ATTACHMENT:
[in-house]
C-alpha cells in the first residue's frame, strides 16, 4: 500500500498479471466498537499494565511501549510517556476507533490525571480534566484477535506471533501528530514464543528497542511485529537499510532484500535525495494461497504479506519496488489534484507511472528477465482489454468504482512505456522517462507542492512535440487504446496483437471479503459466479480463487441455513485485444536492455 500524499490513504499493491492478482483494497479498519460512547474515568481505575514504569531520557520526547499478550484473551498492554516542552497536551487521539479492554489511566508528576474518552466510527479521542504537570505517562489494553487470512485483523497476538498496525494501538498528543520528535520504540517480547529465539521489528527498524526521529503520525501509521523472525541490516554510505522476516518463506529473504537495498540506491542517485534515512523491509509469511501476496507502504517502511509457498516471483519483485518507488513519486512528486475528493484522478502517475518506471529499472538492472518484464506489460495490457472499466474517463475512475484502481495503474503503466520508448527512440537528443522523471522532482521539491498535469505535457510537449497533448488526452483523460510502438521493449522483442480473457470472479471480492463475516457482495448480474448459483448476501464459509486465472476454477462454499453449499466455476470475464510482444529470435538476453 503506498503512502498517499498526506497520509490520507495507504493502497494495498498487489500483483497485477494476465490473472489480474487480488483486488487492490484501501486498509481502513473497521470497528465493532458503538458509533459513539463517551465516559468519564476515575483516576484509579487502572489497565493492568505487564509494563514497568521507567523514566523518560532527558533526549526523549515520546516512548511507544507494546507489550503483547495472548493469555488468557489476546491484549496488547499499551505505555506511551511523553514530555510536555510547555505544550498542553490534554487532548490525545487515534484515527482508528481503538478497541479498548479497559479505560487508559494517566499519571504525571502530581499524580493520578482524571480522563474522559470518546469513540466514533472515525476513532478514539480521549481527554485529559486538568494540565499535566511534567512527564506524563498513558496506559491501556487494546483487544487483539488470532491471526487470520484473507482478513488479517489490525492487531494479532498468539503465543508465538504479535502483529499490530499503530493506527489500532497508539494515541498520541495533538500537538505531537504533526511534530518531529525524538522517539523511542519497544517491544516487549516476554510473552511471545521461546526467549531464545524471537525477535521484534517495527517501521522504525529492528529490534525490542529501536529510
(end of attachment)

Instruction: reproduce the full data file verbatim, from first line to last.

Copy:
[in-house]
C-alpha cells in the first residue's frame, strides 16, 4: 500500500498479471466498537499494565511501549510517556476507533490525571480534566484477535506471533501528530514464543528497542511485529537499510532484500535525495494461497504479506519496488489534484507511472528477465482489454468504482512505456522517462507542492512535440487504446496483437471479503459466479480463487441455513485485444536492455 500524499490513504499493491492478482483494497479498519460512547474515568481505575514504569531520557520526547499478550484473551498492554516542552497536551487521539479492554489511566508528576474518552466510527479521542504537570505517562489494553487470512485483523497476538498496525494501538498528543520528535520504540517480547529465539521489528527498524526521529503520525501509521523472525541490516554510505522476516518463506529473504537495498540506491542517485534515512523491509509469511501476496507502504517502511509457498516471483519483485518507488513519486512528486475528493484522478502517475518506471529499472538492472518484464506489460495490457472499466474517463475512475484502481495503474503503466520508448527512440537528443522523471522532482521539491498535469505535457510537449497533448488526452483523460510502438521493449522483442480473457470472479471480492463475516457482495448480474448459483448476501464459509486465472476454477462454499453449499466455476470475464510482444529470435538476453 503506498503512502498517499498526506497520509490520507495507504493502497494495498498487489500483483497485477494476465490473472489480474487480488483486488487492490484501501486498509481502513473497521470497528465493532458503538458509533459513539463517551465516559468519564476515575483516576484509579487502572489497565493492568505487564509494563514497568521507567523514566523518560532527558533526549526523549515520546516512548511507544507494546507489550503483547495472548493469555488468557489476546491484549496488547499499551505505555506511551511523553514530555510536555510547555505544550498542553490534554487532548490525545487515534484515527482508528481503538478497541479498548479497559479505560487508559494517566499519571504525571502530581499524580493520578482524571480522563474522559470518546469513540466514533472515525476513532478514539480521549481527554485529559486538568494540565499535566511534567512527564506524563498513558496506559491501556487494546483487544487483539488470532491471526487470520484473507482478513488479517489490525492487531494479532498468539503465543508465538504479535502483529499490530499503530493506527489500532497508539494515541498520541495533538500537538505531537504533526511534530518531529525524538522517539523511542519497544517491544516487549516476554510473552511471545521461546526467549531464545524471537525477535521484534517495527517501521522504525529492528529490534525490542529501536529510